The Macksey Journal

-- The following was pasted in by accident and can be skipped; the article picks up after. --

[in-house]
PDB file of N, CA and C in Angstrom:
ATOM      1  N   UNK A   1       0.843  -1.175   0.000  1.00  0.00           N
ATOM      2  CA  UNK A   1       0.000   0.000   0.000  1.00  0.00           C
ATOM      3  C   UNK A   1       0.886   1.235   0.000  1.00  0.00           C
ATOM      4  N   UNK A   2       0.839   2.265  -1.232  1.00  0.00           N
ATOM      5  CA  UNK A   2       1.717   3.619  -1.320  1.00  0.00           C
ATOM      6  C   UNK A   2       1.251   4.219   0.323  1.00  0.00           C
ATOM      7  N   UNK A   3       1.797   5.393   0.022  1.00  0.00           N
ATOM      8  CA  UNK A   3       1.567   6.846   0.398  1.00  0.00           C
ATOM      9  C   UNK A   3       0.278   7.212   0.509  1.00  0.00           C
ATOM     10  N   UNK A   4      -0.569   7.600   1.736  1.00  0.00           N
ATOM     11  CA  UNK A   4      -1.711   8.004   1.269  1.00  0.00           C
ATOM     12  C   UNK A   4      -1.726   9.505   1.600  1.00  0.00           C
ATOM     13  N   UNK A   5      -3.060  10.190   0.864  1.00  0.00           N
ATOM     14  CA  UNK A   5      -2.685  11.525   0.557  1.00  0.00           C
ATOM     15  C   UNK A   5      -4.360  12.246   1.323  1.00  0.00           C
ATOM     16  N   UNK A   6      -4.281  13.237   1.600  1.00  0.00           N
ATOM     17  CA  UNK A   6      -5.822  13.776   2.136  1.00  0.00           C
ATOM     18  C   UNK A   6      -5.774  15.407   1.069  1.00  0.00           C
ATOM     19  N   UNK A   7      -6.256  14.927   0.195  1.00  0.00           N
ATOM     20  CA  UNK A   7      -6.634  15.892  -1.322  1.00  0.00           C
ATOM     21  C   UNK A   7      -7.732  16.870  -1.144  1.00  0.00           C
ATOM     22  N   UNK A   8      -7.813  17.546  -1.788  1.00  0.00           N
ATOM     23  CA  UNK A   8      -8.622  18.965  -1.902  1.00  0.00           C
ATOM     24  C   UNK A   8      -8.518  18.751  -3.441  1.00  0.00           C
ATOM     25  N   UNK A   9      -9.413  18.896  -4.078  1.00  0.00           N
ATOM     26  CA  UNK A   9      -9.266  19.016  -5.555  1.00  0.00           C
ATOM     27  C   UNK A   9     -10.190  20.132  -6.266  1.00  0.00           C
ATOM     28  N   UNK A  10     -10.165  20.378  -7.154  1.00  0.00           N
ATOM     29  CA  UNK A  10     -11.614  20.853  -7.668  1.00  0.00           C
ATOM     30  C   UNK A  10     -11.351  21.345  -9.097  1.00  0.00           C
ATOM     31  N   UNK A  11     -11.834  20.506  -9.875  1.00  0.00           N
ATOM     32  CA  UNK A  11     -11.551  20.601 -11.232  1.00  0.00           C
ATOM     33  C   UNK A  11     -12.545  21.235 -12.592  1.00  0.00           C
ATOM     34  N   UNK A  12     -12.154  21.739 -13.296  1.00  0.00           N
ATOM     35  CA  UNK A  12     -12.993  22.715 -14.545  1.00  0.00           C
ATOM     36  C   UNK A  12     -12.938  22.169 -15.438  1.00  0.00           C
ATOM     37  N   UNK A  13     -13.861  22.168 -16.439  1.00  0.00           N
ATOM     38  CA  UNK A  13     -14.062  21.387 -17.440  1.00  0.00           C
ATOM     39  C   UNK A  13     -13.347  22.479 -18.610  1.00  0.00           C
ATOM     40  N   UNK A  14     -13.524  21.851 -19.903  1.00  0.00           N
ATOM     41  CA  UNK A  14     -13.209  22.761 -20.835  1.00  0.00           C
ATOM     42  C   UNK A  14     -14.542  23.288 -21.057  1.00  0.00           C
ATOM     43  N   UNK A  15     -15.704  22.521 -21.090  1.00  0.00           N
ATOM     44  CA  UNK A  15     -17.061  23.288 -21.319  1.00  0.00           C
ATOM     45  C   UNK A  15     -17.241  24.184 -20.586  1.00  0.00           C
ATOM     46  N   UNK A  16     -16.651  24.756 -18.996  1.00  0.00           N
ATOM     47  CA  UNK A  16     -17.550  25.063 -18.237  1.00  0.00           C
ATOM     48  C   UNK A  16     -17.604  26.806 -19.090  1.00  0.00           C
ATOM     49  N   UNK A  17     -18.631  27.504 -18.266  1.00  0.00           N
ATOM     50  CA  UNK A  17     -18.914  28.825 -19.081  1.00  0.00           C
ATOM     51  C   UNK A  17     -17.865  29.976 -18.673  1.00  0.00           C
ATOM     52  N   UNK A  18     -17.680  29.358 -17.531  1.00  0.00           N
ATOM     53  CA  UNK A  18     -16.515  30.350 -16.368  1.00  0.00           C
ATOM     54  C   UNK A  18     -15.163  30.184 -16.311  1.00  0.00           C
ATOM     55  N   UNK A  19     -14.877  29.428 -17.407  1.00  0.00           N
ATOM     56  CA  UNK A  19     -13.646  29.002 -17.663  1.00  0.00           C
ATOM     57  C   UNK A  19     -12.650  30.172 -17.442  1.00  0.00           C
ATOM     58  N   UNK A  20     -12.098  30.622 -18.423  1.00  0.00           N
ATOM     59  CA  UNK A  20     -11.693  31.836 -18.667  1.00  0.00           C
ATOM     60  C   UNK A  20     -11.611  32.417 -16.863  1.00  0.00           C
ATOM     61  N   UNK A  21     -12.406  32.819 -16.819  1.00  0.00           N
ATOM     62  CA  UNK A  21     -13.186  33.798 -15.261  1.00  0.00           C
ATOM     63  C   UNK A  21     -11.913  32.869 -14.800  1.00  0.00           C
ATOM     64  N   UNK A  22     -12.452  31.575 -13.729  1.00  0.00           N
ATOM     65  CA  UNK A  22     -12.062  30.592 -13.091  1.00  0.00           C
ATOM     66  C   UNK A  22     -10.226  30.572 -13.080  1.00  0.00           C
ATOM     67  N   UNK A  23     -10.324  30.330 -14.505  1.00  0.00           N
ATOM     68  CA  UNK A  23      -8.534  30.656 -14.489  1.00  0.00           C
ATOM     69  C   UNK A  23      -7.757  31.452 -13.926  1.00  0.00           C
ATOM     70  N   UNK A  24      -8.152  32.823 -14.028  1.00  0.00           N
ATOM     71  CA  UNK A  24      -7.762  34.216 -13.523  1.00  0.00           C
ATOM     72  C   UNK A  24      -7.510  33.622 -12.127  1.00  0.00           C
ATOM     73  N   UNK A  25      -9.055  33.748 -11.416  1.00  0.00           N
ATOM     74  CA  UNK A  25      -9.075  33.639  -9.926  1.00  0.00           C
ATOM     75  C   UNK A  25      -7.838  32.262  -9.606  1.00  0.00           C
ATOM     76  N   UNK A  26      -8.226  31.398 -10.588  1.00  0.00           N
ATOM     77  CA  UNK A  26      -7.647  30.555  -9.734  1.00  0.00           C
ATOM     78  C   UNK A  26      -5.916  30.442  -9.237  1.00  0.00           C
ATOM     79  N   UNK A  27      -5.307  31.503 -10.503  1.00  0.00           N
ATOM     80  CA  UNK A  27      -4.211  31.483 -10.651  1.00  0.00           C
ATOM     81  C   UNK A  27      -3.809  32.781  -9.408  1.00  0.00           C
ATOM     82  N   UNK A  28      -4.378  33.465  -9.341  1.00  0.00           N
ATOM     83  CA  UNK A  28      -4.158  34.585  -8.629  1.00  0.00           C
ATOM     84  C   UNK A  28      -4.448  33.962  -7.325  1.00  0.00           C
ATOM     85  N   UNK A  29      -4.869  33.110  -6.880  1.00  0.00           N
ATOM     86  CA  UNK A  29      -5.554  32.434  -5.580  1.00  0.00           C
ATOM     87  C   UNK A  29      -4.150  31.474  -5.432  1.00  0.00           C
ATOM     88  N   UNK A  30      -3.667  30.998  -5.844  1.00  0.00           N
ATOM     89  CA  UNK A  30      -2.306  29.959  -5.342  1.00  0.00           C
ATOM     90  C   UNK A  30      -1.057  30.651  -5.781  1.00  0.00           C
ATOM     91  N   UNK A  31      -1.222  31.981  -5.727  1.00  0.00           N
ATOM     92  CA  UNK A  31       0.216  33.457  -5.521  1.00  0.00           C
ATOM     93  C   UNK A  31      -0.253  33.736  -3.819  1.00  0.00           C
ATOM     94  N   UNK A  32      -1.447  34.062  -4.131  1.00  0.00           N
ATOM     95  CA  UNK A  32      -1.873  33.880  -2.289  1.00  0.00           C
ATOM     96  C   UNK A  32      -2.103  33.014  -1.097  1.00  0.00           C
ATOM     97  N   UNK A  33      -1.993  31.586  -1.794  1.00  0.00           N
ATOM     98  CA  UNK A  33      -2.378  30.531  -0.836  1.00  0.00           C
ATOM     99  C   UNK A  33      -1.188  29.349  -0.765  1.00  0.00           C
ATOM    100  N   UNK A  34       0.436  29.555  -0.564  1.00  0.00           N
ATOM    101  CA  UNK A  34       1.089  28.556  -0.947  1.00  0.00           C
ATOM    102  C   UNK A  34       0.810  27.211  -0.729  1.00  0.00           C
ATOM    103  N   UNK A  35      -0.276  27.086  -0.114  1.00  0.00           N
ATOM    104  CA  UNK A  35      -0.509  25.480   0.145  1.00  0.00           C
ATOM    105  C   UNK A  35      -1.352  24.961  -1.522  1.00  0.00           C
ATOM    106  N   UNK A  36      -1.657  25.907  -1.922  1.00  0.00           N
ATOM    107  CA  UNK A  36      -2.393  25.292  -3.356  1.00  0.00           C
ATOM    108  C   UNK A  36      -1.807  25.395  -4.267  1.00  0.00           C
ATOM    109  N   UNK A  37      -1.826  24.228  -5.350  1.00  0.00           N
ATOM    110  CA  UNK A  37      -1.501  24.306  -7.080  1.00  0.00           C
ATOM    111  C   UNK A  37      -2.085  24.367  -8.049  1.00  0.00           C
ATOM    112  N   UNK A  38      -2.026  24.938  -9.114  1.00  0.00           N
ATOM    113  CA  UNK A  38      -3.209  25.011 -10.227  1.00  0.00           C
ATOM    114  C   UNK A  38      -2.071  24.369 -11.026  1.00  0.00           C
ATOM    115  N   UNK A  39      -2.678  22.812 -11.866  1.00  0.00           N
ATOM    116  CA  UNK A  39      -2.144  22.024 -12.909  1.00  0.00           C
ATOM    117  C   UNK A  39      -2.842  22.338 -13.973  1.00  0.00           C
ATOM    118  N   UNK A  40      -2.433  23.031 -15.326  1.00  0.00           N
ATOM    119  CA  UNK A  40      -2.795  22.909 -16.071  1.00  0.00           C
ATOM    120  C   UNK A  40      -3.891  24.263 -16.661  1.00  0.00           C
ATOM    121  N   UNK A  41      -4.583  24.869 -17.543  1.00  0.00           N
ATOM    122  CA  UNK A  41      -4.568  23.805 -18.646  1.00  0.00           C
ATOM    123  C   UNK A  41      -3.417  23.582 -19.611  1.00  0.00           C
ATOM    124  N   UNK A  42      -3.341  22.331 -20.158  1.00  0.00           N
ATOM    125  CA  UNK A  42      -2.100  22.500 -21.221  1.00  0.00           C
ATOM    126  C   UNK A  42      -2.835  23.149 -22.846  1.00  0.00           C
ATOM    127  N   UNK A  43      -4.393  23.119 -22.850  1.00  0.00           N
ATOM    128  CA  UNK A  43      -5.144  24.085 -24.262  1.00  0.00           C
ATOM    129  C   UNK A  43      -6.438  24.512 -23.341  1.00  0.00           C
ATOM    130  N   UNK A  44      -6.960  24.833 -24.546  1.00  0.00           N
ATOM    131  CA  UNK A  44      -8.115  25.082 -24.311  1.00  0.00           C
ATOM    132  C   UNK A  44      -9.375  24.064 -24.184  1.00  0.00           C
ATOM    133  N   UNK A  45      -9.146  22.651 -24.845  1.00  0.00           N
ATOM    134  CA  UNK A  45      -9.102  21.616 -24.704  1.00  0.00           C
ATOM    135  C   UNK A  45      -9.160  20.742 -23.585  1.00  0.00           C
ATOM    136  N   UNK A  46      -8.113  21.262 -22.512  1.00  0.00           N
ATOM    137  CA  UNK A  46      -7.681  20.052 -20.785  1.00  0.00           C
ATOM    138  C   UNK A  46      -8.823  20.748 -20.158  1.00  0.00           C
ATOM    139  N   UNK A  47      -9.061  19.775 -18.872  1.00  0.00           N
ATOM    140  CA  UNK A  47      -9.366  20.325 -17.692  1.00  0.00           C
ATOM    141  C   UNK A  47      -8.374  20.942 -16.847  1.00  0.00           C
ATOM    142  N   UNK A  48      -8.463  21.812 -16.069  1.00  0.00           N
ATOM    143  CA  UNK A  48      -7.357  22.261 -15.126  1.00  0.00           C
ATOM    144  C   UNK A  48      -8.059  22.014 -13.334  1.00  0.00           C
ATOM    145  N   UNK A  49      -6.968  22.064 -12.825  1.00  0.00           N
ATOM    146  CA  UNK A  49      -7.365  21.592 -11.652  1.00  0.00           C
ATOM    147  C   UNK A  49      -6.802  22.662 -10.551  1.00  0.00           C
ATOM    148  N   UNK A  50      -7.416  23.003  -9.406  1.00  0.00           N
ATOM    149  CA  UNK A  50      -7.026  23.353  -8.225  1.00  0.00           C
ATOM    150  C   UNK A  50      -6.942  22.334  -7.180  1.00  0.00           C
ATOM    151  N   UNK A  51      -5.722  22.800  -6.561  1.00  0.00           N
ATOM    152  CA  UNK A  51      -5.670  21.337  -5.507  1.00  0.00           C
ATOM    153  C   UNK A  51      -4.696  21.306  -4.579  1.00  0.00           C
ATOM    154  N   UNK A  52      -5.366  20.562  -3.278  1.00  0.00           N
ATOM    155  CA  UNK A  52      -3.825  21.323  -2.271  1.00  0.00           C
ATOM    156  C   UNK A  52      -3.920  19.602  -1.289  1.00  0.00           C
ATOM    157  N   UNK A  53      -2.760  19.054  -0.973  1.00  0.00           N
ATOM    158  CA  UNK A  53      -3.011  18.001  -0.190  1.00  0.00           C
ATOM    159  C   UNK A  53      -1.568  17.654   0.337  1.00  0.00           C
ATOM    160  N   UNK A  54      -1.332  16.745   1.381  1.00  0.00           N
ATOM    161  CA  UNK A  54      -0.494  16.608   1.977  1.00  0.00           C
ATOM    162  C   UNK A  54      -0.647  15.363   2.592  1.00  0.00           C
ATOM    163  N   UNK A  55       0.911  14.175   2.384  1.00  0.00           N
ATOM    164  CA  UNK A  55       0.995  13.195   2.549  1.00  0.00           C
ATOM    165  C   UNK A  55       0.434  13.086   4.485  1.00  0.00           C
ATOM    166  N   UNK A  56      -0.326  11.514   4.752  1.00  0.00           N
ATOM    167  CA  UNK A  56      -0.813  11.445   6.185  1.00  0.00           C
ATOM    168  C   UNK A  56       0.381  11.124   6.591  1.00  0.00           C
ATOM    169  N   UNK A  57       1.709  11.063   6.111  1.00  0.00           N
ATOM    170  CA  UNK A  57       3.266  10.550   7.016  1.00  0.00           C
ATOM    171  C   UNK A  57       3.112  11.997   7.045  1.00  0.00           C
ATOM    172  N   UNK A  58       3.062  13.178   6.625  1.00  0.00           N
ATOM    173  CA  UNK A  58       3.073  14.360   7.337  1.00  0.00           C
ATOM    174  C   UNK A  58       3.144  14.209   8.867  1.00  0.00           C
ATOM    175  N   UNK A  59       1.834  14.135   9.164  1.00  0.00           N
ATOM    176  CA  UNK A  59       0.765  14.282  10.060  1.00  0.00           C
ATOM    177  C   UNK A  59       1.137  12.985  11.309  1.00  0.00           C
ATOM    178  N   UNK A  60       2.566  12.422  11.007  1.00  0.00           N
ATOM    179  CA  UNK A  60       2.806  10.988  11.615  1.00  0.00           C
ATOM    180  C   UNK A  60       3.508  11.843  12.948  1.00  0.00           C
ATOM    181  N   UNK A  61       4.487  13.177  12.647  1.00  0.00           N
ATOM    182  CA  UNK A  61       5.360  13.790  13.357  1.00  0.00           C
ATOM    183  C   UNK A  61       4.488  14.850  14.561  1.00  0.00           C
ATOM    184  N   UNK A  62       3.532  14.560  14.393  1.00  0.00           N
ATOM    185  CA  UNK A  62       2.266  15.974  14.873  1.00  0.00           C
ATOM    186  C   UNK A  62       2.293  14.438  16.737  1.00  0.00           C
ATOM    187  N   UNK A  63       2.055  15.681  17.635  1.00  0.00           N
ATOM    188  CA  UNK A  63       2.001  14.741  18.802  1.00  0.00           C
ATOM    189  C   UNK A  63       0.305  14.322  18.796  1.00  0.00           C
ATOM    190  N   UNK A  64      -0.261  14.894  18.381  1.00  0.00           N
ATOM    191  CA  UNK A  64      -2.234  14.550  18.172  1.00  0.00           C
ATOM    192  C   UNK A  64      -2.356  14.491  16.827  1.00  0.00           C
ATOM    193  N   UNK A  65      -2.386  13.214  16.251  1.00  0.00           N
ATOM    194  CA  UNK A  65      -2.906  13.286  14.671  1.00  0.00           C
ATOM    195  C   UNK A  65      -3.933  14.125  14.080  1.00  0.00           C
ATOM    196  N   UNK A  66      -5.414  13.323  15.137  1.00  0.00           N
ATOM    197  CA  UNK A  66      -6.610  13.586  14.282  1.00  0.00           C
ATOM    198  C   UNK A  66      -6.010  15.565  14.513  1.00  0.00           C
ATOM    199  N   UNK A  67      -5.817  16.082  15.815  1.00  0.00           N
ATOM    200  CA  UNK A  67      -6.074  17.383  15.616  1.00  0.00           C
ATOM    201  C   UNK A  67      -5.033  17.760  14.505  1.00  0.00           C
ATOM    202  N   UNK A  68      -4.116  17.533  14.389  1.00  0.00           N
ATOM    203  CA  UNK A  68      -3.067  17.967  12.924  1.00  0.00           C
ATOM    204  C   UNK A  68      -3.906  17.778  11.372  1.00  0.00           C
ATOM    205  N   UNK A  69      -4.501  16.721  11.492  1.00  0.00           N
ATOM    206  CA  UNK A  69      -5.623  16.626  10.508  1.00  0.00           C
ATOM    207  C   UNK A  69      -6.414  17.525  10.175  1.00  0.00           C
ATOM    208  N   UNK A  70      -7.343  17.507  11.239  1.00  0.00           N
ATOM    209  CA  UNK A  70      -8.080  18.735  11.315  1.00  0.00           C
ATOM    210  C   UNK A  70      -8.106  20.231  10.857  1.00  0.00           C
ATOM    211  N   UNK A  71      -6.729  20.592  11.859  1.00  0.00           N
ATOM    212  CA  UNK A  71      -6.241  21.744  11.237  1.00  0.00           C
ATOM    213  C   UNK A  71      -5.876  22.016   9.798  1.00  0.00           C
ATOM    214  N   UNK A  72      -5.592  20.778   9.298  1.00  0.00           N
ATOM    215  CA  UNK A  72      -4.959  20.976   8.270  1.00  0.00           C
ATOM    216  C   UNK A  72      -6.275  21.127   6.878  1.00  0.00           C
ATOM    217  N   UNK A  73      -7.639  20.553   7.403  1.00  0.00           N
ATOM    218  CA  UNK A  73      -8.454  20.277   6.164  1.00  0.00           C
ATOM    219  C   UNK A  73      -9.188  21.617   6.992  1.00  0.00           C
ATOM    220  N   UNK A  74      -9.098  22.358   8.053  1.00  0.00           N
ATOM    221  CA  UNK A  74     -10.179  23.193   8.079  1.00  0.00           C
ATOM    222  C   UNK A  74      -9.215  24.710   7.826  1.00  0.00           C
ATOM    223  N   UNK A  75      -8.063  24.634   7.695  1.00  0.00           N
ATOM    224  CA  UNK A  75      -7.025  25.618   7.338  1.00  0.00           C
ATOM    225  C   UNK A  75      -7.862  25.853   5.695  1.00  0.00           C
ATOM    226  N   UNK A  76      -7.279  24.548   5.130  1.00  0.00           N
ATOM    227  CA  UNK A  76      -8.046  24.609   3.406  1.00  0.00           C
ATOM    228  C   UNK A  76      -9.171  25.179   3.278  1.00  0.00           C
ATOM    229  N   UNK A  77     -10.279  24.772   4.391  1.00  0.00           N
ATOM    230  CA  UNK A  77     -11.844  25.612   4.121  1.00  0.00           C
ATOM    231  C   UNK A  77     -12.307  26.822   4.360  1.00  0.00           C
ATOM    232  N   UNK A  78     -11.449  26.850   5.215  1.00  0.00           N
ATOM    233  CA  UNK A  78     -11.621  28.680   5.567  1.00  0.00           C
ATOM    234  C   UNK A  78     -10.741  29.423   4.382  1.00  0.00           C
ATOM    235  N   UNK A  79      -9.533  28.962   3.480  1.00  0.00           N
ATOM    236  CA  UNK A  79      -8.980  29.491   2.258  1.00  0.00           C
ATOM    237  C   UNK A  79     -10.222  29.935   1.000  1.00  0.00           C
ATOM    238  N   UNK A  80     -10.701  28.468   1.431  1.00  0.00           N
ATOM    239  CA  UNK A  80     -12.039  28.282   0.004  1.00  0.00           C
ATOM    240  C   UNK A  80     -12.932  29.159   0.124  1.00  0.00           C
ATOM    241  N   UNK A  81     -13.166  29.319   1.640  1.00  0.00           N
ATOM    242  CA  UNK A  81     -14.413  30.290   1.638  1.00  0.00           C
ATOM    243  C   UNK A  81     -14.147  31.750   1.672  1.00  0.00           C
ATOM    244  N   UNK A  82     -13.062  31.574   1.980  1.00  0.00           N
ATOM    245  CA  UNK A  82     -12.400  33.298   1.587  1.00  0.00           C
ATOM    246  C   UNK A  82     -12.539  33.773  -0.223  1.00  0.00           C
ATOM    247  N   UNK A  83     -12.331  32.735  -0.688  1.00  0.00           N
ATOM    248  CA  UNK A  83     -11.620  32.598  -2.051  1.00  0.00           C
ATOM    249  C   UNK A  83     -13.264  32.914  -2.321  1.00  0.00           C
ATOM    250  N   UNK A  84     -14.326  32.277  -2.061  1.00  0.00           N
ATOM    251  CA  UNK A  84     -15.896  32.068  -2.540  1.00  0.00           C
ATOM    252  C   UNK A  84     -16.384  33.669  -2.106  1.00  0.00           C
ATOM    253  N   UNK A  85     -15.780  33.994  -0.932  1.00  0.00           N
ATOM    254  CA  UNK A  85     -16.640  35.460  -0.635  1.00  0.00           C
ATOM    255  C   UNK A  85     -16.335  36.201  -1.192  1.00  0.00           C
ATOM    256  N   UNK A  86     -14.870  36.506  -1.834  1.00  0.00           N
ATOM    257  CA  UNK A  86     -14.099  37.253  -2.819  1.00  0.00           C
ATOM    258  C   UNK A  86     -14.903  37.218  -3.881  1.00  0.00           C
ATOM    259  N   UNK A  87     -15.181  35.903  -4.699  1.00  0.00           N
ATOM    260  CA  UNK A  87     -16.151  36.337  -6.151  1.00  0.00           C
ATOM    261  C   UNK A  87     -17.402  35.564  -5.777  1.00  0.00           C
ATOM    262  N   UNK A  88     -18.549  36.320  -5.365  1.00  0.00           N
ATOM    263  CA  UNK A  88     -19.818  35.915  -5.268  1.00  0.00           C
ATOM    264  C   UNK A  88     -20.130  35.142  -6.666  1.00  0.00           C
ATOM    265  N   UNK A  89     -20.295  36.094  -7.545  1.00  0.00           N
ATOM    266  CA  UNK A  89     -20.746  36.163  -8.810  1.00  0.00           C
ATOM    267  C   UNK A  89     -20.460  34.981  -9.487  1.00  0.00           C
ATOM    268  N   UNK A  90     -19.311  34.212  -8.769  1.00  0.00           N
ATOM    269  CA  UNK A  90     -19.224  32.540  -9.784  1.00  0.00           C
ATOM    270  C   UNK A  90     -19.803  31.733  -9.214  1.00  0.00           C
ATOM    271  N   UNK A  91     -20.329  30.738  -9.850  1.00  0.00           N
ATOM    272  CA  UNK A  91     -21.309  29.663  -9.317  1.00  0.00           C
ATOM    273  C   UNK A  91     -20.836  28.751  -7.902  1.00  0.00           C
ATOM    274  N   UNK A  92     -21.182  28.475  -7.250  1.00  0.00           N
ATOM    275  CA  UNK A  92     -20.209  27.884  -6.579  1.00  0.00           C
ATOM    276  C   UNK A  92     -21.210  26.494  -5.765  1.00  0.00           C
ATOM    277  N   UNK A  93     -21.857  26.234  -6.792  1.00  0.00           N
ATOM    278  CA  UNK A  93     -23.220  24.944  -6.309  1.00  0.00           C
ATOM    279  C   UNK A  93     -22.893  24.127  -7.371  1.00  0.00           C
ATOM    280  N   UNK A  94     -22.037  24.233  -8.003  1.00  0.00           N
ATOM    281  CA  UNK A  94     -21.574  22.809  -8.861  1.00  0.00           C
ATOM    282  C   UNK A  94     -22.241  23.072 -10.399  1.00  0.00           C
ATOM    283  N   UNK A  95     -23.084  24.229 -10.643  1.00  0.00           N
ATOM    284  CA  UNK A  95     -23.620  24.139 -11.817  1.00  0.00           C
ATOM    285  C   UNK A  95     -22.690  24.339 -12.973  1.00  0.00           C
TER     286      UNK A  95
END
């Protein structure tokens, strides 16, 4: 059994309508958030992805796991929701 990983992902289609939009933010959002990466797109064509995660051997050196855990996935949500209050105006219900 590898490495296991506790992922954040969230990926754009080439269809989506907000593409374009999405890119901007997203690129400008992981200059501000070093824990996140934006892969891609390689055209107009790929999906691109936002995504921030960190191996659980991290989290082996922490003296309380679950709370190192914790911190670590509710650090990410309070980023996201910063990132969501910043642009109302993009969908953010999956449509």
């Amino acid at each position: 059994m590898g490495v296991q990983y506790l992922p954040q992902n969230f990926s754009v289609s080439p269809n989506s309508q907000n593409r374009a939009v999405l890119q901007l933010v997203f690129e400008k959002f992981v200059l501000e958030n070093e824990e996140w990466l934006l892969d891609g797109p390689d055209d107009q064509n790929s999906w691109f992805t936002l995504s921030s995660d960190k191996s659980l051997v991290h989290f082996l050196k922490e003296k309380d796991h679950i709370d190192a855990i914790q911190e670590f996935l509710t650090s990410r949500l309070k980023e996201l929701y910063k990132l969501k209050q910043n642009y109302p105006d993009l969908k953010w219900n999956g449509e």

Jhumpa Lahiri’s “The Treatment of Bibi Haldar” is a short story belonging to her 1991 Interpreter of Maladies collection. As such, the story’s female protagonist, Bibi Haldar, suffers from an unknown illness. Although unnamed, the ailment appears to be epilepsy, a diagnosis that Lahiri later confirms in an interview. As the title suggests, a majority of scholarship surrounding the text focuses on Bibi’s mistreatment as a woman within traditional Indian society. This essay, however, offers a different reading. Instead of focusing on Bibi’s disposition to convey a feminist interpretation of the text, this essay offers a reading of Bibi as somewhat of a heroine. Through a close textual analysis and examination of the work’s religious context, the present discussion will trace the parallels between Bibi and the mother of the Hindu God Krishna. All of which come together to portray Bibi as a reincarnation of Krishna’s mother Devaki. In doing so, her malady can be explained by a curse placed on Devaki from a previous life. And as a Bengali-American author, the manifestation of Krishna within the text becomes evident through the social conscious of Lahiri’s writing and the story’s religious subtext. Ultimately, this essay concludes that contrary to popular opinion, Bibi conforms to the Hindu ideals of femininity while simultaneously embracing a powerful female identity.